Successful leaders are therefore those that are able to harness and catalyze collective knowledge and different talents around a shared purpose, weaving solutions that recognize and value the voices and opinions of the individual and of the collective. Where, previously, we were schooled in Isaac Newton’s mantra that it was possible to find singular answers to our problems through objective analysis, now we must accept a more nuanced (or Quantic) view of the world, which accepts that there is no one single, objective ‘solution’ or answer and that the observer herself influences the response as a direct result of her expectations or intentions.
Alkíndar de Oliveira, a Brazilian specialist in communication theory, captures it thus:
In linear thinking, competition was the only rule. Leaders from the same company would compete among one another as a show of superiority… But in systemic thought, the rule is: we use dialogue so that both the leaders and the led specialize in collaborating with one another. When services are carried out based on competition, it may be possible to achieve good results in the short term. But if we think about the long-term, collaboration will always offer a better alternative since, among other advantages, it will ensure that company staff do not try to obstruct [what has been agreed].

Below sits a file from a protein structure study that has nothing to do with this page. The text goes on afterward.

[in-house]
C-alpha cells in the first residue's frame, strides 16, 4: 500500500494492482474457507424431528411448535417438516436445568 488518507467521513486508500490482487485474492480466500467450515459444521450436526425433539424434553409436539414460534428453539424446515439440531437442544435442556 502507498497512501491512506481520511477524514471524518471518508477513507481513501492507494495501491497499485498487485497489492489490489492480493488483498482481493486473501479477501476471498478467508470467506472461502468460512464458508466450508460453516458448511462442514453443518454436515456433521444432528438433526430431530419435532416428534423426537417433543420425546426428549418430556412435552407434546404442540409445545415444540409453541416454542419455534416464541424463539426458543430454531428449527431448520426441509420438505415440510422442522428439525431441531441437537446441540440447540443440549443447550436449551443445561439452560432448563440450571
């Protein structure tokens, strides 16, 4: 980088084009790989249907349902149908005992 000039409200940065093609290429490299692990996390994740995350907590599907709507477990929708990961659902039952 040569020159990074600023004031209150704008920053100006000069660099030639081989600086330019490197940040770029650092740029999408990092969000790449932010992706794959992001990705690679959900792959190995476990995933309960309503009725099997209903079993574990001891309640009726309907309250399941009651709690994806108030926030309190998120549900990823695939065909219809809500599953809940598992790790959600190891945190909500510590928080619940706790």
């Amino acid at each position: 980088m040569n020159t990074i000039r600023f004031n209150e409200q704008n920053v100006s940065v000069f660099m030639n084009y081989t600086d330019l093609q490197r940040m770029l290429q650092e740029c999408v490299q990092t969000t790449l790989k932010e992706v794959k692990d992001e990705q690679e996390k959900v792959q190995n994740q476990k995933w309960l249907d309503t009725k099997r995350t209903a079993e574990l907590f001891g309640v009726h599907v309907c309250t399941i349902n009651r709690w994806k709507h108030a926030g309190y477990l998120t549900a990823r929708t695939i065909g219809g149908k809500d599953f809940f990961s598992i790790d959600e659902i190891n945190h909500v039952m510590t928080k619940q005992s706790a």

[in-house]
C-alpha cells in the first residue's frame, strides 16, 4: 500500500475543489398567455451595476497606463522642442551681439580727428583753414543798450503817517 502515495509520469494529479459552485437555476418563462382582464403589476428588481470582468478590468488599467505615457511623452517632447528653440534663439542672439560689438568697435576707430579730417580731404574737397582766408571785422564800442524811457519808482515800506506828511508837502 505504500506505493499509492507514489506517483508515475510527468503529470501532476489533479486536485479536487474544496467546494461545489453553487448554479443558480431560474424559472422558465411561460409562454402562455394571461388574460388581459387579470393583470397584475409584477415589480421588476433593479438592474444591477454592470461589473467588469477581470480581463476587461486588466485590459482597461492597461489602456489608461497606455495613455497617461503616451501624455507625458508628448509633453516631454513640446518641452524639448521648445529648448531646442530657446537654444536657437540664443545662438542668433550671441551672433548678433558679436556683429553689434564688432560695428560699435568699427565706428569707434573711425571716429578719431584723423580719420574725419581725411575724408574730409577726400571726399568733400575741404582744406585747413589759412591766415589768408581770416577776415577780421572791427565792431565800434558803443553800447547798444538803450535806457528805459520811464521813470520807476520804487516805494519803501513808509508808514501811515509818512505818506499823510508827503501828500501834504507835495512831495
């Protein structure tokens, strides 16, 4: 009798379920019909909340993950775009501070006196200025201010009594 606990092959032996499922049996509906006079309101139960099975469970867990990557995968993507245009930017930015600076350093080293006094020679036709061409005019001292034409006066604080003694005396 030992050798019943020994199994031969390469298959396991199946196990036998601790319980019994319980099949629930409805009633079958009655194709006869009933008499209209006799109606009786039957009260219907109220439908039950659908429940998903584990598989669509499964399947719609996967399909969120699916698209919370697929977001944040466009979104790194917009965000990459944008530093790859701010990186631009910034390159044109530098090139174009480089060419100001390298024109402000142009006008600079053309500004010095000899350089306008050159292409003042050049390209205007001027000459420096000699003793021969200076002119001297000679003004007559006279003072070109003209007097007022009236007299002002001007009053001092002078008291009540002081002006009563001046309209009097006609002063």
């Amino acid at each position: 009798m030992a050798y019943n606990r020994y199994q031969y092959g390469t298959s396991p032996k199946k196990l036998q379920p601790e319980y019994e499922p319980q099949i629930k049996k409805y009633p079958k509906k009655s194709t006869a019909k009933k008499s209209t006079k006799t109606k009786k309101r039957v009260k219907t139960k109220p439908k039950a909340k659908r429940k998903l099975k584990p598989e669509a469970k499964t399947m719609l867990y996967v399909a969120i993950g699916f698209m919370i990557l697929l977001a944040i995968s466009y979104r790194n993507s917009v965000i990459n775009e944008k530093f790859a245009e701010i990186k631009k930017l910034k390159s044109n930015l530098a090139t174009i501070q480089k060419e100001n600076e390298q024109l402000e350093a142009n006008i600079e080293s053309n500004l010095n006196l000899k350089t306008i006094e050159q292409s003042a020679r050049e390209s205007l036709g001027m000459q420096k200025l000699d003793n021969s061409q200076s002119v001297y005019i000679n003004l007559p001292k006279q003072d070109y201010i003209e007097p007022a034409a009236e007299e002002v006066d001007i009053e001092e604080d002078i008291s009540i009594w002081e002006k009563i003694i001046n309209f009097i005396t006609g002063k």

Not only does greater collaboration lead to greater buy-in, it can also result in better decision making; better, even, than the most adept individual in the group. This is the principle argument that threads through ‘the Wisdom of Crowds’ a 2004 book by New Yorker journalist, James Surowiecki. For the group to make a successful decision, argues Surowiecki, certain conditions must be met, including diversity, to ensure a range of different opinions (the divergence – convergence axis mentioned earlier); decentralization, to ensure that no one person dominates the decision making process and that people bring their own know-how to the table (the power and effectiveness of smaller groups); and the skill and techniques to summarize the different opinions into a collective view (the art of harvesting).